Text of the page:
Bruce Bachand is an anthropologist (Ph.D. University of Arizona) who is looking to apply his subject area knowledge of Mesoamerica, Spanish language ability, and love of libraries and archival research to a productive and fulfilling career as a librarian-scholar for an academic library. He is finishing his master’s degree in Library and Information science at the University of Kentucky, concentrating in academic libraries. Bruce is particularly interested in collection development, embedded or “field” librarianship, authority control, archives, digital repositories, FRBR, and the Semantic Web. In graduate school, he has researched and written essays on authority control in archives, folksonomies, and subject specialist Ph.D.s in the profession. As an anthropologist, educator and librarian, he has a profound interest in understanding how society’s insatiable appetite for quick information is impacting scholarship and learning.
Internships with the Mountain West Digital Library and Hispanic American Periodicals Index (HAPI) have afforded him special opportunities to learn about digital library consortia and online databases. Through these opportunities, he has grasped principles of metadata interoperability, digital asset management systems, open access, and bibliometrics. This March, Bruce will apply this knowledge in a one week internship at the Library of Congress.
His experiences as a scientist intersect with his recent training in librarianship. This complementarity surfaces in his writing. In his recent bibliometric analysis of Latin American serials for HAPI, Bruce incorporates his direct scholarly experience with four HAPI journals to make a case for developing a partly qualitative approach to assessing journal quality, excellence, and value (to be presented with Orchid Mazurkiewicz at SALALM 2013). His background also pervades a recent essay on anthropology libraries, now under review by Behavioral and Social Sciences Librarian. He has written a thesaurus of terms for Zoque Indian culture that he hopes to soon publish as an illustrated dictionary, and is collaborating with the Los Angeles County Museum of Art to revive the Bibliografía Mesoamericana, a free online bibliographic database for Mesoamerican research.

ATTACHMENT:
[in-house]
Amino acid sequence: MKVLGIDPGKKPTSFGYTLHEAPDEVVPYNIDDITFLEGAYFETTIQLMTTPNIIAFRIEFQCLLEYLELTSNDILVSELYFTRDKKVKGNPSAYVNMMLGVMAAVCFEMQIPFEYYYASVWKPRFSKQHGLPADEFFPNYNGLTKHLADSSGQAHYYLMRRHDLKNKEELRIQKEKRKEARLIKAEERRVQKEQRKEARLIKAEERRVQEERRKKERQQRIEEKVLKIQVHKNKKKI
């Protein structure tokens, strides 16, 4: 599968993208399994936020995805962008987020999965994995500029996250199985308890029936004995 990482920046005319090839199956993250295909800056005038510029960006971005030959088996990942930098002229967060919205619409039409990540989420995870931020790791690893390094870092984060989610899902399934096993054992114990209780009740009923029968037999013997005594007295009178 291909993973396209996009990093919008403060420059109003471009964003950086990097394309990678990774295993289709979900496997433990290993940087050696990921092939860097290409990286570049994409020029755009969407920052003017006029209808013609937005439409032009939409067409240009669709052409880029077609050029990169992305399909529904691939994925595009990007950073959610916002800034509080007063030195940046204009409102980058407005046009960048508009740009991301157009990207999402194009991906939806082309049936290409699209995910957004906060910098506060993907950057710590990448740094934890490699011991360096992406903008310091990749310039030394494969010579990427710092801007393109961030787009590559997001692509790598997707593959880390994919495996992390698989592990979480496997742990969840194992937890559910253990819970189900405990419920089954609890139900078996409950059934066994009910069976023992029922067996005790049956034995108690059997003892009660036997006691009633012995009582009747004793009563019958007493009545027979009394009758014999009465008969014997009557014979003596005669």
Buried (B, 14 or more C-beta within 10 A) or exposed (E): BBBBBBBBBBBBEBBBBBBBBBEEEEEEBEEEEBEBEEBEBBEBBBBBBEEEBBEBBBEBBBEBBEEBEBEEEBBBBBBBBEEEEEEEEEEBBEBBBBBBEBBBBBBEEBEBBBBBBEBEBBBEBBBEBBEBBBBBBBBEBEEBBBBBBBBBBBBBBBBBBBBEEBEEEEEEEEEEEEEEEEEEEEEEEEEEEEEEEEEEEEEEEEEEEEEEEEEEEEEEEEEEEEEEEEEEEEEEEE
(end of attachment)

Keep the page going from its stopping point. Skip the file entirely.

Bruce has published various articles on ancient Maya and Olmec society. He has received grants from the National Science Foundation and National Geographic Society, and was a Fulbright Scholar in Mexico during 2009-2010. In May 2010, his field team was featured in the New York Times for their discovery of the oldest tomb yet found in a Mesoamerican pyramid, a find published with Mexican colleague Lynneth Lowe in Arqueología Mexicana (2011) and in a forthcoming volume by Brigham Young University’s New World Archaeological Foundation.
Looking forward, Bruce envisions himself working with collection development and subject specialist reference for anthropology and Latin American studies. He believes, however, that academic libraries will be challenged in the coming decades as they aim to strike a sustainable balance between ownership and access of materials and provide point-of-need reference services. He sees subject knowledge of library practitioners becoming of greater value with information resources multiplying at an exponential rate. By planting a foot in both the librarian and scholarly worlds he hopes to forge more seamless collaborations between departments and libraries, especially as academic boundaries dissolve and new information needs emerge such as data curation and open access publishing.